My Lillieshall Road is a response to a book I read by Julie Myerson, who herself is from Nottingham; the text of the work explains the book briefly- She tells the stories of all the people who ever lived in the 130 year old house she lives in, in Clapham, London, She re-tells the personal stories which went on there and her voyage to find them. The piece is my experience and my impact on the house, my very short history I now have there. The frames I have used are widely used in most modern homes which emphasizes the time I have had my experience with house and also plays with the notions of home, the use of home furnishings which we use to frame our memories.
When it came to installing the piece into the space it became something more than just the idea in my head. I had been wanting to display this work in an exhibition environment for a while. I wanted to create a home atmosphere/setup around it, I had thought about adding a lamp to highlight the text, as well as play with idea of the home. It was very easy to add extras to the piece surrounded by the vintage furnishings at Hopkinson. I used a vintage corner table to hold the frame of the text, brought a touch lamp from home, then to contrast with the modern lamp, I used a 70’s style lamp shade for it. I had intended the entire piece to reflect the era in which my short history of the house had occurred, however playing around with these furnishings I began to like that the furnishings reflected an array of eras that the house had undergone; a sort of mish mash of fashionable furnishings. I also felt that because the idea had developed from it’s original contemporary plans to a much more quirky intention, that the piece could benefit from including the book itself. Invite the viewer to look at the book, flick through the pages, look at the photographs and see my underlining of notes.
The next move for this piece is to exhibit at Uni in a Show and Listen this Thursday. I am going to see how displaying the piece using modern furnishings affects the audiences perception of the piece.
Really wanted to write because for the first time in ages I’m feeling positive! Mostly because of an uplifting conversation I had with a lady I’d never met before today! Get to that in a minute though. Over the last few days, I’ve been in Bristol with a lot of time to myself. I’ve been watching lots of home programs- one in particular Home Stories- I’ve learnt a lot about gentrification in London (Up and coming areas and the impact this has on house prices) and the consequences this has on the poor. I’ve been thinking a lot about the home and developing ideas that have been sprouting over the last month. Before Bristol I began my get up and go attitude by starting the wallpaper piece I had been going on about doing for months! I found an old piece of wood in the studio, hammered that into the wall in my studio space and began to make that studio space mine. I have brought in my table from home, placed my little ornamental house on it as a mascot and began to feel a bit more settled.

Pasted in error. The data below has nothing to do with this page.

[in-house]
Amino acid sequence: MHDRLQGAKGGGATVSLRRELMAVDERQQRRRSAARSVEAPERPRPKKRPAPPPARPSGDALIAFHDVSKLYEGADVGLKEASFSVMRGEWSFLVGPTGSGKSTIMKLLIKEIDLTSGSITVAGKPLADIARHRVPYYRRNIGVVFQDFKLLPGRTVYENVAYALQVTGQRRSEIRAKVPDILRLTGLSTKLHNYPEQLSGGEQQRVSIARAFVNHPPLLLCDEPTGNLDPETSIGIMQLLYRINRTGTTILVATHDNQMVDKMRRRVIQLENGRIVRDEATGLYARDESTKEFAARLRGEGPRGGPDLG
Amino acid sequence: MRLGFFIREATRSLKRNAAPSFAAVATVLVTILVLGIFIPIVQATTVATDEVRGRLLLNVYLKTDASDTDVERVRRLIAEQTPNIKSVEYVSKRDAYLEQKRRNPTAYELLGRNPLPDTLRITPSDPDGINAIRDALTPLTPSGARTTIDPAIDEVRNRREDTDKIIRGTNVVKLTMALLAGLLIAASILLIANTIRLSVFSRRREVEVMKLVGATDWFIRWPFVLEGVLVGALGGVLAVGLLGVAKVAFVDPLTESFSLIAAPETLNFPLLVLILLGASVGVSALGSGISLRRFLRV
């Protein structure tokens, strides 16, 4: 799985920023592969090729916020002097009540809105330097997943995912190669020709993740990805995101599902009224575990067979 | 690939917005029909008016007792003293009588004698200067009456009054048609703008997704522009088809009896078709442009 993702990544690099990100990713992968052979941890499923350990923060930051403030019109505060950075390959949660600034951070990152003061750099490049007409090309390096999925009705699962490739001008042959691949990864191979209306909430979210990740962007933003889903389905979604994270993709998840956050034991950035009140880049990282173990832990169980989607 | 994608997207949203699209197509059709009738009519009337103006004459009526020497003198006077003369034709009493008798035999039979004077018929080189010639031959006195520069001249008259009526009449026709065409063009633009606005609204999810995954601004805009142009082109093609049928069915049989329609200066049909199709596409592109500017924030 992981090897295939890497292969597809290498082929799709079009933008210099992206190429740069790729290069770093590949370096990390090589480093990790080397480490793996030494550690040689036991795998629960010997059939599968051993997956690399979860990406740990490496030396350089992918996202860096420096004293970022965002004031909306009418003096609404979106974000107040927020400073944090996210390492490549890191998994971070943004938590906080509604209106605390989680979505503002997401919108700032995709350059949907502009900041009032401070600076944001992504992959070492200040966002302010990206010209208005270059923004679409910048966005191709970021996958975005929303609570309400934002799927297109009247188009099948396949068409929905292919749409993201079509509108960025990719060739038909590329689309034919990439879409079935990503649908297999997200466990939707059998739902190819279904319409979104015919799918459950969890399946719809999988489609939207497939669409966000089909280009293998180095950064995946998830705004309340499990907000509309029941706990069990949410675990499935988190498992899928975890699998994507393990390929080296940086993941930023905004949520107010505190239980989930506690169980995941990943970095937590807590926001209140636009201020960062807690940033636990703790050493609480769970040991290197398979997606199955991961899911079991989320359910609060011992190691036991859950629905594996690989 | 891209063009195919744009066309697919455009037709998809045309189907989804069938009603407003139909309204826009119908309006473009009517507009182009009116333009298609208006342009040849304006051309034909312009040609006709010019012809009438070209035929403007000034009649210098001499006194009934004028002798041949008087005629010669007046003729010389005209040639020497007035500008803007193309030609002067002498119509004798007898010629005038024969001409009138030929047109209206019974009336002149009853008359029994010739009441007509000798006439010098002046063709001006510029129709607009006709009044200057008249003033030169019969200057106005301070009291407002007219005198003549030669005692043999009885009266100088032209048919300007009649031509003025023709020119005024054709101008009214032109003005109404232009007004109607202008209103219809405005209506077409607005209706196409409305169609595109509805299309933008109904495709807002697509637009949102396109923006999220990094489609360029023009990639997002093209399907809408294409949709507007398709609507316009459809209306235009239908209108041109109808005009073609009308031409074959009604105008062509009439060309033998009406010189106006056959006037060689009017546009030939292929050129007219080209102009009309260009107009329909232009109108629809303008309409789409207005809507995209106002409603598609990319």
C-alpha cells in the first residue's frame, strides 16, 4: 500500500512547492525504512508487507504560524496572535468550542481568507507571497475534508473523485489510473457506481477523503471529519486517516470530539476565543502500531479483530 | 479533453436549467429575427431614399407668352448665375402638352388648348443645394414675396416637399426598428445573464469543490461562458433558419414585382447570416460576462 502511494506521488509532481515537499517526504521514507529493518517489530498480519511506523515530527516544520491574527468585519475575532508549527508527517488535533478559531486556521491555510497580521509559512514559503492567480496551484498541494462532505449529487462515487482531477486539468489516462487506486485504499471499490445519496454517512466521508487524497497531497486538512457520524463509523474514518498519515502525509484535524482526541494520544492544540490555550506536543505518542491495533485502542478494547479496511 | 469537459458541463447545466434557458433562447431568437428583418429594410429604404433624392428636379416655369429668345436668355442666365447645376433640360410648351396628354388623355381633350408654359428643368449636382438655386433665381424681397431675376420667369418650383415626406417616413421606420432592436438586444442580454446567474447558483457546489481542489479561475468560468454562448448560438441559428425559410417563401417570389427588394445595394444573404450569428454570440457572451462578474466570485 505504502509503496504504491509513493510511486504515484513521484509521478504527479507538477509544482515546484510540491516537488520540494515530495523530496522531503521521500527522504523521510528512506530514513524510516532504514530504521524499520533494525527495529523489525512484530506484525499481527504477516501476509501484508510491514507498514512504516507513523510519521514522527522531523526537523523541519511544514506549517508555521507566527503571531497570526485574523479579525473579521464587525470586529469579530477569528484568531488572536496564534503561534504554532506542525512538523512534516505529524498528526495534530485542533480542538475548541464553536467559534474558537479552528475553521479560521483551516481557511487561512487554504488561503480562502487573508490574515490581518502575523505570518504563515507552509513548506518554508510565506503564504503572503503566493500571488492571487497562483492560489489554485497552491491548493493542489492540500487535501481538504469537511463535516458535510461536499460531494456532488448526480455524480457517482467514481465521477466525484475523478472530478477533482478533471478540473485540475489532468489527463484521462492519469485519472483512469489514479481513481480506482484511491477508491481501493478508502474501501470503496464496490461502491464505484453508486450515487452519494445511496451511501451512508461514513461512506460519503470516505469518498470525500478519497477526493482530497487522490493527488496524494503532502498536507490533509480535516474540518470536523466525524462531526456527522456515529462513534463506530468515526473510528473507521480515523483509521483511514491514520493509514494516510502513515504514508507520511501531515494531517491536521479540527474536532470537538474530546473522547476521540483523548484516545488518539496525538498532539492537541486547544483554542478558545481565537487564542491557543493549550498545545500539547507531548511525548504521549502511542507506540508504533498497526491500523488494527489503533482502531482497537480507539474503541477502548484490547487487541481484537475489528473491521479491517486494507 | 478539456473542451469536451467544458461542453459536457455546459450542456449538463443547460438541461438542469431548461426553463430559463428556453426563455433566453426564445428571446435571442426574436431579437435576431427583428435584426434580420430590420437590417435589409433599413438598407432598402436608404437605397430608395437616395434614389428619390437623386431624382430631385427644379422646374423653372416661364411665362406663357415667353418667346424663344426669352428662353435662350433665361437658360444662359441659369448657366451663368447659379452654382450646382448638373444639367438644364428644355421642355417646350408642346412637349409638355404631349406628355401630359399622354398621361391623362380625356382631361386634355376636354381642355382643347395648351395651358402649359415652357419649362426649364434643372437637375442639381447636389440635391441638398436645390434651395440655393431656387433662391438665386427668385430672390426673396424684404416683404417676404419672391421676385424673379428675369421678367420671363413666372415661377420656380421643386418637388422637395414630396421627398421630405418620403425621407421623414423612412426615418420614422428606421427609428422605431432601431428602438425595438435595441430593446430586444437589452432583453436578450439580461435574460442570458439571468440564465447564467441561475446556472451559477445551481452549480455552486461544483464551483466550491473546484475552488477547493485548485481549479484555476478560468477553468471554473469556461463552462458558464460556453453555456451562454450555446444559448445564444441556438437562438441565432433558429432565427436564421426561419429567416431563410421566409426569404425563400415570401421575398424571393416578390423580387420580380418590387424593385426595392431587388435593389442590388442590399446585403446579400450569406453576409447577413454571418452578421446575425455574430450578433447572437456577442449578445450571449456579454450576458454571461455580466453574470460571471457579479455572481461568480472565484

I’ve started the piece, only painted a tester tub of magnolia on there, put started it none the less. I am slightly worried about using this thin mdf wood because for this piece I intend to layer, layer upon layer of wallpaper over one another. I know from past experience that the wood will probably curve under the pressure. Ideally a plaster board would be my best bet- something to improve on. Layering the layers of wallpaper I hope to narrate the past histories of a fictional home. I want to make this piece as authentic as possible, having done a similar thing before I know the mistakes of not thinking everything through. https://rachelfenwick.wordpress.com/2012/03/08/layered-paintings-2/ (Strange to see how similar my wording is a year on from the previous post and I’m still having the same thoughts!) I want the fake wall to be based on a living room- so only living room styles and the layers need to be in era order. So the fashions of the 70’s for example need to be before the fashion wallpaper of this era. Once the wallpapers have been layered up. I then intend to scrape into the piece to reveal “a hole in the wall” so to speak, revealing the layers of lives that have gone on in this fictional home. This piece is going to be very much an “on going” project. I have placed an ad on free cycle and already collected one free roll and then coming back to the lovely lady I met today- Lynn, I bought a real vintage wallpaper roll from her at Hopkinsons today. It is much harder and more expensive than I first anticipated but I think it will all be worth it! To increase authenticity I also have been thinking about the collection of dirt on the walls, smoke collecting and leaving frame marks- all things I’m thinking about! An interesting piece could be creating these forgotten frame marks. I think it would really emphasize the point of “a time gone by”.